Adding a second HD 4890 in CrossFire raised the performance in 3DMark Vantage but it didn’t help at all in Far Cry 2. This came as something of a surprise but we always knew we would have to use Nvidia graphics to investigate PhysX performance so we bit the bullet and switched from HD 4890 to GTX 280. Nvidia’s graphics drivers can shift the PhysX workload from the CPU to the GPU. The idea is that this is a more efficient use of the resources inside your PC and if you take this approach to its logical conclusion you can add a graphics card that is dedicated to PhysX.
This PhysX behaviour means that 3DMark Vantage can treat a suitable Nvidia graphics card as a pseudo CPU so installing a GTX 280 results in a leap in CPU performance in the benchmark compared to an HD 4890. Adding a second GTX 280 in SLI raises the GPU performance considerably but has little effect on CPU/PhysX performance. After that we added a third graphics card in the shape of a GeForce 8800 GT and used the graphics drivers to devote it to PhysX duties. This raised CPU performance by a small amount from about 48,000 marks to 50,000 marks or four percent.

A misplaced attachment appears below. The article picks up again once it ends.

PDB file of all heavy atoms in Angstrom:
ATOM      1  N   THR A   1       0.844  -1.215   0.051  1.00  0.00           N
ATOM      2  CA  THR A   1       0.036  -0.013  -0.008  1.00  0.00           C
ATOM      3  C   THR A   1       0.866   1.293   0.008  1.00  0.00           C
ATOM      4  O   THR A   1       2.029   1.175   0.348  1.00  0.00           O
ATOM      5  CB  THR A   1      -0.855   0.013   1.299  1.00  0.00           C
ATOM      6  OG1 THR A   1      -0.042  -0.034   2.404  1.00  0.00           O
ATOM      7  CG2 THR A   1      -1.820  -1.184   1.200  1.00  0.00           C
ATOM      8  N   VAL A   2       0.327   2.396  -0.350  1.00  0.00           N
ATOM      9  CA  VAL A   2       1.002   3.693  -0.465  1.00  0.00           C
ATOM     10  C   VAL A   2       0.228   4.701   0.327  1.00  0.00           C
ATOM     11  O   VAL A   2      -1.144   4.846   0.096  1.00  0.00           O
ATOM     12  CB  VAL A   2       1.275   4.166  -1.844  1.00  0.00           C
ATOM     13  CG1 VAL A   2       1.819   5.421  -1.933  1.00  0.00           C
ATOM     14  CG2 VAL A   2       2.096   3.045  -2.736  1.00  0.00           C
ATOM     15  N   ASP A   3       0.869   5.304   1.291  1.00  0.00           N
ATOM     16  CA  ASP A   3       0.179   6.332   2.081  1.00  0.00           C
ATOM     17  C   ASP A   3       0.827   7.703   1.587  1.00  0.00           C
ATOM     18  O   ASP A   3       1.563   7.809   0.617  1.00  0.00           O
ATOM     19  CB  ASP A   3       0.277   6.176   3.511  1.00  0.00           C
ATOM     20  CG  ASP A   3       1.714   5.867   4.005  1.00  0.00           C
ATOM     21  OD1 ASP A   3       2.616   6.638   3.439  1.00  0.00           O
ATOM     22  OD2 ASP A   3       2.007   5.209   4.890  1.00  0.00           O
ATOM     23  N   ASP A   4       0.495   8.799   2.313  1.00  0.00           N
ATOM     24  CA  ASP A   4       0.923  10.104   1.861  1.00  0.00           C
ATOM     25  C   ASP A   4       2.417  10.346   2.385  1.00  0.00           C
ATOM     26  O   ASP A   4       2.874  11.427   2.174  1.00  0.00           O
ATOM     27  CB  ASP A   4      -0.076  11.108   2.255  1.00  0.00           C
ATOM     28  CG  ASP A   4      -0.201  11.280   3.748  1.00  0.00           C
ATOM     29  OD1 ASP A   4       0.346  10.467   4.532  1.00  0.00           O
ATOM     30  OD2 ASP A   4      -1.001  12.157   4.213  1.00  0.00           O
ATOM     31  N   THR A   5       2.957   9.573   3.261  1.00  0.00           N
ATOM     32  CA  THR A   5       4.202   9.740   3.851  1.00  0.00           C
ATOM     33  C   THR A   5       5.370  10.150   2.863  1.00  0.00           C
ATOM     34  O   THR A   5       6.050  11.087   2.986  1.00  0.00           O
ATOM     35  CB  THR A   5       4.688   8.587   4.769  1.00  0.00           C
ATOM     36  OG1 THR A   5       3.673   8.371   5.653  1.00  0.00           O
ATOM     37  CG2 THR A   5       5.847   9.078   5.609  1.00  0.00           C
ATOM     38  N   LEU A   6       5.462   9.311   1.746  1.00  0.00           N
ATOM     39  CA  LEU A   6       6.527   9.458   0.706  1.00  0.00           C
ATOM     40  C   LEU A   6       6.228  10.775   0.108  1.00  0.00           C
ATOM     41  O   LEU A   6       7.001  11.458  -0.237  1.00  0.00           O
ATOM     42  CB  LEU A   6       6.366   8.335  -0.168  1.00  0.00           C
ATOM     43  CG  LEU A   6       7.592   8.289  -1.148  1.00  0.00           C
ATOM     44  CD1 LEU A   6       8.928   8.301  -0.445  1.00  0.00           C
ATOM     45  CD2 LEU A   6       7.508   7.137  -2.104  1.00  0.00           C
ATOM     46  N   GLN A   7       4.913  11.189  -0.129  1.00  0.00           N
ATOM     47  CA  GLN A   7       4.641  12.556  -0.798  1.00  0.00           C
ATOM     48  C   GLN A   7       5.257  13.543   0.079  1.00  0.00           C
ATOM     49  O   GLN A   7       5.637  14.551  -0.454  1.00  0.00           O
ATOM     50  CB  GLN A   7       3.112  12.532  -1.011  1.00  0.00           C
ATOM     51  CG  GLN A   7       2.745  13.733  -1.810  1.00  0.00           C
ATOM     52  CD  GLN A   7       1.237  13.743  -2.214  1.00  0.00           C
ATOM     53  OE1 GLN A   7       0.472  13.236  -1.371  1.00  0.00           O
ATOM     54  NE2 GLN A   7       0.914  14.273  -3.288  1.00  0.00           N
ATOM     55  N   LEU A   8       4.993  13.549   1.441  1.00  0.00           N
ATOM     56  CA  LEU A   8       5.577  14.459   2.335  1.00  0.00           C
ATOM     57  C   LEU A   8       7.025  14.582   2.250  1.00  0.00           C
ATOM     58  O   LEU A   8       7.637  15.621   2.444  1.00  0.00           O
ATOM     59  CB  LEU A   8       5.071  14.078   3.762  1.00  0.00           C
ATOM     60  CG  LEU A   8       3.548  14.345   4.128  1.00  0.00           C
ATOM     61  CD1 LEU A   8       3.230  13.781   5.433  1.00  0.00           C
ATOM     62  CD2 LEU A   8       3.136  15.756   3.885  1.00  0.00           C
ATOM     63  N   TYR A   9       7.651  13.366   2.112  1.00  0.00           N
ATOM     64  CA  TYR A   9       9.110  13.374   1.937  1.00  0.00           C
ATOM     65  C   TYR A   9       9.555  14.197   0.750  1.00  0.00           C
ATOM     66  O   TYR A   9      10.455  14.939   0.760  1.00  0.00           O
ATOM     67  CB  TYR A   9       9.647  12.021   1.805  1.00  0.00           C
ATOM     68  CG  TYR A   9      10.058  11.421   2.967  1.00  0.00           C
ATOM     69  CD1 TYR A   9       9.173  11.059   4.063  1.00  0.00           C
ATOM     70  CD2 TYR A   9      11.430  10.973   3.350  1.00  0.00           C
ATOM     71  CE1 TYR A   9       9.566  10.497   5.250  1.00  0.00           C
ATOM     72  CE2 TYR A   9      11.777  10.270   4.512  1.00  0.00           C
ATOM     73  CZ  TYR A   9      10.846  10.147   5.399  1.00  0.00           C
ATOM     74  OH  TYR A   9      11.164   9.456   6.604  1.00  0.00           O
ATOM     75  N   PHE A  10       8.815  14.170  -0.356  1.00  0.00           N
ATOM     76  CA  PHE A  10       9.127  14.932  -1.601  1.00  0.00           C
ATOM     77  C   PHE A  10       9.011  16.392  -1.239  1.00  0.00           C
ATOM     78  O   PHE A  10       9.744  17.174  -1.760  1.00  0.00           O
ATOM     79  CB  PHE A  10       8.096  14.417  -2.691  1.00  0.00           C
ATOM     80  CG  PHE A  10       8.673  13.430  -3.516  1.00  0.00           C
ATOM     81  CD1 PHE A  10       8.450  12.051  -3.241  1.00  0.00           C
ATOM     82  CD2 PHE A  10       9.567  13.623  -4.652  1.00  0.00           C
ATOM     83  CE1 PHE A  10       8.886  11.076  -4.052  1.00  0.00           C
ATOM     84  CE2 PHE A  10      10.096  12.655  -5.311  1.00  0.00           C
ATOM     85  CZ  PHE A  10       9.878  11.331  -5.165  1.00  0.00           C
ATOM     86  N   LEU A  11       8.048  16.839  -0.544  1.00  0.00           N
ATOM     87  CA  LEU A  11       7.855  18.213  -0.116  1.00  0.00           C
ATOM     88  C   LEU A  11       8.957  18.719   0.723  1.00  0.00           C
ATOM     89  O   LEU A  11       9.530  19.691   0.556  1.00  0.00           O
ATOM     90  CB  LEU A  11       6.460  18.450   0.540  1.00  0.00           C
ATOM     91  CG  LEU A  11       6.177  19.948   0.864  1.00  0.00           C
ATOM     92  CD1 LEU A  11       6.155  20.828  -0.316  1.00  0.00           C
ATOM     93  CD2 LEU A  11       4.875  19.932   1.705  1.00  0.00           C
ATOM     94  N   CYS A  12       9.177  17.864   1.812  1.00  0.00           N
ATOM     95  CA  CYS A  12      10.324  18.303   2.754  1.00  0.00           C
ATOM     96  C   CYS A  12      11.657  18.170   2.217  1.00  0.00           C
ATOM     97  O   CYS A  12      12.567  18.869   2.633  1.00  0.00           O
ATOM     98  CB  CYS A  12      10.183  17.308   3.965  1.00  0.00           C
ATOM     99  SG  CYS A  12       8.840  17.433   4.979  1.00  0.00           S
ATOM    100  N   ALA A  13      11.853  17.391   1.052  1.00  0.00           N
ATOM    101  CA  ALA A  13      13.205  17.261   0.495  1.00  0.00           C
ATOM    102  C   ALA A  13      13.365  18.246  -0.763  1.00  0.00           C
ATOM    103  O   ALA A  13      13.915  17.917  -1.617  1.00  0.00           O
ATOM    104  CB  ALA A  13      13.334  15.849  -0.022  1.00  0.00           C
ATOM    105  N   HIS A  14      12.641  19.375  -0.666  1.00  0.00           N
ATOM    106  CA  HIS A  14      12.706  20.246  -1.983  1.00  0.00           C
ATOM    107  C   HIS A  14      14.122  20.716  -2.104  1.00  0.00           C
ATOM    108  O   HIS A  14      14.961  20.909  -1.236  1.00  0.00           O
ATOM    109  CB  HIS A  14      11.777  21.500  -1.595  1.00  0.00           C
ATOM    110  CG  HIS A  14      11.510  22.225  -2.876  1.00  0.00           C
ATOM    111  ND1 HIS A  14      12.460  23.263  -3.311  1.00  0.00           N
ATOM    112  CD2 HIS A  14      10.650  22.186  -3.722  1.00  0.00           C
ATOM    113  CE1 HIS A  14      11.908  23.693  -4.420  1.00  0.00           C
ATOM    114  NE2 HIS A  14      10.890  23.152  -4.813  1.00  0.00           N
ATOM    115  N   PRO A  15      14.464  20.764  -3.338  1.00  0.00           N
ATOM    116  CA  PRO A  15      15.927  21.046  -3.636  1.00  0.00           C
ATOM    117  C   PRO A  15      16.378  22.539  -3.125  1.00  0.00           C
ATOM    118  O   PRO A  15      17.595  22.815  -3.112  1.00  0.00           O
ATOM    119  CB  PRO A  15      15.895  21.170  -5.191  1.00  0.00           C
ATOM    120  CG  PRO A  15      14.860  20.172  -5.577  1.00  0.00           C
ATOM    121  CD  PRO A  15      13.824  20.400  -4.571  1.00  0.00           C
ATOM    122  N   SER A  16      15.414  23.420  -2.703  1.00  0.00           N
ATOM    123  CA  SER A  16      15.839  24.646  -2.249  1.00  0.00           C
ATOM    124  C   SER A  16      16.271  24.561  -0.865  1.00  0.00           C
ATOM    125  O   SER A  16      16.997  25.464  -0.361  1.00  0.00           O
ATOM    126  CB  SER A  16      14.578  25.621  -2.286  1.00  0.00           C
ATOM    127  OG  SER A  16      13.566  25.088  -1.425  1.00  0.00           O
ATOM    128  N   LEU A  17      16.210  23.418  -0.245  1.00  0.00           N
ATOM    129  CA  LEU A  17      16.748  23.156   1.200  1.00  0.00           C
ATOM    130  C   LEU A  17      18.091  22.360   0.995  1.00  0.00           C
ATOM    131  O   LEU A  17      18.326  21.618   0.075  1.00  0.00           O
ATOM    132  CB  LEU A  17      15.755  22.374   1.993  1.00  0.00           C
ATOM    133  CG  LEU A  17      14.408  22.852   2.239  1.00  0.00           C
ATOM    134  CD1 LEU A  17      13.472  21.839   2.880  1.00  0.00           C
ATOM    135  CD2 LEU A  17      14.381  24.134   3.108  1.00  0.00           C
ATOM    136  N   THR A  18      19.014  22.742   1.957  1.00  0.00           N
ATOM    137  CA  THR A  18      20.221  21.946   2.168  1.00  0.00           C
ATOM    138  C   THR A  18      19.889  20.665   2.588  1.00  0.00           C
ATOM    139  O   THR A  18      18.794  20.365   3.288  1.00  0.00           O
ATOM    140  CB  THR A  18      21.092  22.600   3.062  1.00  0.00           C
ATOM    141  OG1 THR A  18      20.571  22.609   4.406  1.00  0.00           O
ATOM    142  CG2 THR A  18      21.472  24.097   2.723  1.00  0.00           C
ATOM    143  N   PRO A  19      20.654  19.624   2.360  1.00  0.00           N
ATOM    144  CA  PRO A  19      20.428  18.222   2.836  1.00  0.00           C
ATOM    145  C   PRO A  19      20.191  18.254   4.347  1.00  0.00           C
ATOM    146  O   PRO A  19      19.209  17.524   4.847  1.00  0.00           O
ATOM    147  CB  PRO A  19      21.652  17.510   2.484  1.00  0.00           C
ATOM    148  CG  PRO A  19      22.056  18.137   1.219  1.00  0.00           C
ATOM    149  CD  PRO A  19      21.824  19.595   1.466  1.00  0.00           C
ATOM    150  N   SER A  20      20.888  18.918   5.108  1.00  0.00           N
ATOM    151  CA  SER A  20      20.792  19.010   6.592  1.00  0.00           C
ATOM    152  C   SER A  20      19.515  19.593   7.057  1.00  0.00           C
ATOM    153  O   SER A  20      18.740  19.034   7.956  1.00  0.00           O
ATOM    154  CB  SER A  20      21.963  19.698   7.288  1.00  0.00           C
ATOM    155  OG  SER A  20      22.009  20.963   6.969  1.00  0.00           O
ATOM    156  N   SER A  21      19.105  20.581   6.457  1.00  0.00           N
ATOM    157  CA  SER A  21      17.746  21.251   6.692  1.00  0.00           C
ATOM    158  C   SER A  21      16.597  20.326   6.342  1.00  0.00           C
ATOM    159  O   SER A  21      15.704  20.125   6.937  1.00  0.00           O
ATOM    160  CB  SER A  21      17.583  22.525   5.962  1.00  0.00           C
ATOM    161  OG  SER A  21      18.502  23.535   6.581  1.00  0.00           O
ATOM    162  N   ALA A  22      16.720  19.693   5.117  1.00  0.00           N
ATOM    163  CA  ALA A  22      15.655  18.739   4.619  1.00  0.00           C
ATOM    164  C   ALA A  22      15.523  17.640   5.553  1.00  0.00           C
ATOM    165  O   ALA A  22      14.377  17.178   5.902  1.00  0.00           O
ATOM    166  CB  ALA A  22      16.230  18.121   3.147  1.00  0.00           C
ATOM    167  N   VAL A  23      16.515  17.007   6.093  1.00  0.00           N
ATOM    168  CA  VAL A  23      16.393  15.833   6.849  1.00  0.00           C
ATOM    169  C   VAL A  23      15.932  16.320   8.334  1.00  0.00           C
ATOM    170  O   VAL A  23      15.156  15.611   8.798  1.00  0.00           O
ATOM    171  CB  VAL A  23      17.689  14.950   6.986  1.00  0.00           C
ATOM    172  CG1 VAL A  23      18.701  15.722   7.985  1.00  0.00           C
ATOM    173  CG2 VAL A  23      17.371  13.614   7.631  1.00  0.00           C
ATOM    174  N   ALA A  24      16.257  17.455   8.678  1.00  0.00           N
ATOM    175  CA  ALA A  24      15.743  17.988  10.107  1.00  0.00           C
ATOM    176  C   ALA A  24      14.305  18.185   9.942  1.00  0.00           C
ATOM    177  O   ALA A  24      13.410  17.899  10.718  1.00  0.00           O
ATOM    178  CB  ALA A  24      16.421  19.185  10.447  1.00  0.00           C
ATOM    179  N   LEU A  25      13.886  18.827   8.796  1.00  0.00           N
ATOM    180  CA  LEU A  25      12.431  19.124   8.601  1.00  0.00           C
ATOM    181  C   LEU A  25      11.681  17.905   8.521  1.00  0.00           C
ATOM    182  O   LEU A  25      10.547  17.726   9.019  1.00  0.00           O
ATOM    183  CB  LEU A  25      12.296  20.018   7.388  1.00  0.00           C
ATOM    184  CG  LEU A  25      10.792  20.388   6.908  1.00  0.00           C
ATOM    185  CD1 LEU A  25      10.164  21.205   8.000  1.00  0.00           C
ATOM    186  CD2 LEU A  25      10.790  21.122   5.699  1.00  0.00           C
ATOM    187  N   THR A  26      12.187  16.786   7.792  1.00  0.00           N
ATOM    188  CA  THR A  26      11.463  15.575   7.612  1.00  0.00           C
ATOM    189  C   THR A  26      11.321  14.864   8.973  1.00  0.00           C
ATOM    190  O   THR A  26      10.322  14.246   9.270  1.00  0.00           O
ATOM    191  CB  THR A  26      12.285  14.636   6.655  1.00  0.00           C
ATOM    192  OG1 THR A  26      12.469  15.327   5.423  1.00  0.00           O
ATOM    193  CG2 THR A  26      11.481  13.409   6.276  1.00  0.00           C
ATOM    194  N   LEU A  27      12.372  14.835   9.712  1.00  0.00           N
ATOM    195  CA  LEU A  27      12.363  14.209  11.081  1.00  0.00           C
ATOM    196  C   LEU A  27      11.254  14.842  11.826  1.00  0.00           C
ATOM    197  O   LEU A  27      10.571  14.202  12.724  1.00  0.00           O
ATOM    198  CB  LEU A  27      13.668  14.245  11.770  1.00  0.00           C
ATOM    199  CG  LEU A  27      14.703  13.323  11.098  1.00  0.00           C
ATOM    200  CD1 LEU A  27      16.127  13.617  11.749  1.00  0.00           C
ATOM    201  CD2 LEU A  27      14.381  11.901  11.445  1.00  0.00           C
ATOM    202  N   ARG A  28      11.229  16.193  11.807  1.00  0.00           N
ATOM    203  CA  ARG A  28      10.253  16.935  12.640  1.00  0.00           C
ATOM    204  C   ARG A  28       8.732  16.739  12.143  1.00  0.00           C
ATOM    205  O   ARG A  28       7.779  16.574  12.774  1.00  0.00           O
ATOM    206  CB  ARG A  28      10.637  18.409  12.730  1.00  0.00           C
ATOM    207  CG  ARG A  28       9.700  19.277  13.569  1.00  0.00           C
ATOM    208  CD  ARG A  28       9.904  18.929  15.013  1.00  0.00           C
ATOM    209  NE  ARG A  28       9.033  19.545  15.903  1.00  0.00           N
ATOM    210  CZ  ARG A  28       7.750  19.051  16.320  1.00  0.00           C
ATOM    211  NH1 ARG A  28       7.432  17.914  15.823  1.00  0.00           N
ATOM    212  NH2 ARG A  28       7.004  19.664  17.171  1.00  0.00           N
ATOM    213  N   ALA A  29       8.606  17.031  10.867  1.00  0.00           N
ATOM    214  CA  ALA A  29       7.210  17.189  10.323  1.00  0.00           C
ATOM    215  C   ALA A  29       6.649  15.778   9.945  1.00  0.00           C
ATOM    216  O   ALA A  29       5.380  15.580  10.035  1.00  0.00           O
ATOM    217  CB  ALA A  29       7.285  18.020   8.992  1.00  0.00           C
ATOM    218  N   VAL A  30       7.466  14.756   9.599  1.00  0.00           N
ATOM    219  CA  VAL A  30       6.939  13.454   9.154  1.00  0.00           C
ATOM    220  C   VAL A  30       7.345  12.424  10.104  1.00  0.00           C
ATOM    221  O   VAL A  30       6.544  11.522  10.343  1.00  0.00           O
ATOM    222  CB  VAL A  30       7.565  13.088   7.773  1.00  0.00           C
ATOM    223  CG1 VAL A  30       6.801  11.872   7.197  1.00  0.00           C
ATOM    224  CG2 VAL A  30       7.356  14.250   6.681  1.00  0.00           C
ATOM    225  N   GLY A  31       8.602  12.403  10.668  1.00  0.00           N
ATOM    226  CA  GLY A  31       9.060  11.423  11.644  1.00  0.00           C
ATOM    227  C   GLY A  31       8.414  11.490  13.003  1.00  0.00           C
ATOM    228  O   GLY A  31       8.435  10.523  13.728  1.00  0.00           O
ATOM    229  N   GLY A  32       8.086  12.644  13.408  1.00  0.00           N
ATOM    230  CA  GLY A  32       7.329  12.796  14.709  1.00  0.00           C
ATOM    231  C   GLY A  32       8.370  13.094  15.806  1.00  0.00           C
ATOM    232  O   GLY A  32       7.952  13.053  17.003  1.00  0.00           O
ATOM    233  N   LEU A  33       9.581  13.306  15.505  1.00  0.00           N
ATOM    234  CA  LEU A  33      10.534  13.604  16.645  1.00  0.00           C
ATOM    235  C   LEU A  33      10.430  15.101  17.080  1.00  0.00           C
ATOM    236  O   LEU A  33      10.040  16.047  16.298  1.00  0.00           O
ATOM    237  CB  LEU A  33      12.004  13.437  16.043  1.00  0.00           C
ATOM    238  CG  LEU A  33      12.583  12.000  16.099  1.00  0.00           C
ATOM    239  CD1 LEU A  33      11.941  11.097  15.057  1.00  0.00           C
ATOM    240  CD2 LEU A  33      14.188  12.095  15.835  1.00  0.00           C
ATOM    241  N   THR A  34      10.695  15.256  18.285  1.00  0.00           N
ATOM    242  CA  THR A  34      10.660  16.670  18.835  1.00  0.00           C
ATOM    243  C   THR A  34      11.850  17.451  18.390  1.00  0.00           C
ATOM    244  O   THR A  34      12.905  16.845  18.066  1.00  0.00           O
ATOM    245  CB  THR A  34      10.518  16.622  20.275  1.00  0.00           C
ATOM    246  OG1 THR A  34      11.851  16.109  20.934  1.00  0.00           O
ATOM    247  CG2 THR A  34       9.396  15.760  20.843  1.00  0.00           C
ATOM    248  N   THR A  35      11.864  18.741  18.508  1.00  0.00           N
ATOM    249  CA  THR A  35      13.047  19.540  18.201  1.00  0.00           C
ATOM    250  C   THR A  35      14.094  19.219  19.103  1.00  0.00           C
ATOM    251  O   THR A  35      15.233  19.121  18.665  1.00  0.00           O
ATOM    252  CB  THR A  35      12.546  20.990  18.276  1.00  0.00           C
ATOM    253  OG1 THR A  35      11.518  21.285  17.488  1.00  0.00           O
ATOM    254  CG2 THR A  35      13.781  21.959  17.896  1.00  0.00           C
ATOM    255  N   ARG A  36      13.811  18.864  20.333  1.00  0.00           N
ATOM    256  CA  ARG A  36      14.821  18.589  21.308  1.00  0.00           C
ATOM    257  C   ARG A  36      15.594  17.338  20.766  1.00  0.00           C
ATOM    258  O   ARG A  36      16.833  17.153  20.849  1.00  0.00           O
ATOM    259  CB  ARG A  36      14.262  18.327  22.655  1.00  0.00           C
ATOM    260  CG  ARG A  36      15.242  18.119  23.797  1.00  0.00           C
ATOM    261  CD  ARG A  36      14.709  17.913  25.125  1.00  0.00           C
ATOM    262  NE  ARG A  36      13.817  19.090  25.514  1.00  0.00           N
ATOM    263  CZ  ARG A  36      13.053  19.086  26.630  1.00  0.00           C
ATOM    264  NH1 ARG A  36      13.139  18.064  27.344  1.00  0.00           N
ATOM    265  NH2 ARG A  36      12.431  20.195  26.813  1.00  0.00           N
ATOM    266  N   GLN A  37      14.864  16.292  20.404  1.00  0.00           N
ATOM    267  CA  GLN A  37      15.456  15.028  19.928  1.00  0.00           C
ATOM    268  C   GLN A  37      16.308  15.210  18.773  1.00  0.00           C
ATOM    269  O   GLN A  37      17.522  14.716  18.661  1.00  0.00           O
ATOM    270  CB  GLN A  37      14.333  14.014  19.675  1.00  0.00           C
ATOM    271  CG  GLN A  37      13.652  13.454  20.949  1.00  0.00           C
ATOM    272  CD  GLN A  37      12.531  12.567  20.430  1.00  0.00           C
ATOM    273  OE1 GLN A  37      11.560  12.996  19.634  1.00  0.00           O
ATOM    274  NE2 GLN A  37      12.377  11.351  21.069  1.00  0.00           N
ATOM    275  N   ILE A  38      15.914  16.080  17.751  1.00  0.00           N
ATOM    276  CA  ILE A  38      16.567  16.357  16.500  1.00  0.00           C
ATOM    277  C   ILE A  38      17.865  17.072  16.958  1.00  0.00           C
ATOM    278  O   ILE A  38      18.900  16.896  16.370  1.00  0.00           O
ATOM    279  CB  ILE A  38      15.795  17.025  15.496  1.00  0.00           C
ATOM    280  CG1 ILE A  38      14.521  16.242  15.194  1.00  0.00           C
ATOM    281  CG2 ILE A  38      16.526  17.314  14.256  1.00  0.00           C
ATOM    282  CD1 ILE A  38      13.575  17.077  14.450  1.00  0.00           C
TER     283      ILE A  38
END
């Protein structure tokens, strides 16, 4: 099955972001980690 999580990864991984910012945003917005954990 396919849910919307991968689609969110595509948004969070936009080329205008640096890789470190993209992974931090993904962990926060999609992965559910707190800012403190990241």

These results were clear to see in 3DMark Vantage but were quite invisible in Far Cry 2, although the benefits of SLI were quite evident.
The problem, from the point of view of the E760 Classified, is that the results were identical for both the E758 and the E760 and it seems rather steep to pay an extra £100 for the Classified when you don’t get any extra performance in return.
Of course the Classified has a trick up its sleeve as it has four graphics slots and not just three, so you can install a PhysX card in the third slot with another double slot graphics card in the fourth slot hanging off the bottom of the board. Unfortunately it will block the micro buttons and the Firewire header. In theory it would be possible if we had a third GTX 280, but we do not, and we suspect you don’t either.
Our view on the subject is that it would be rather pointless to install four graphics cards as the combination of Core i7 and three graphics cards is quite awesome. A fourth card for PhysX is not so much the icing on the cake as a light sprinkling of hundreds and thousands but the cost is very high and you’ll need a substantial stack of graphic cards and a beefy power supply to boot.
The EVGA X58 SLI Classified is a thing of beauty but the fourth graphics slot is something of a white elephant and the price is little short of scary.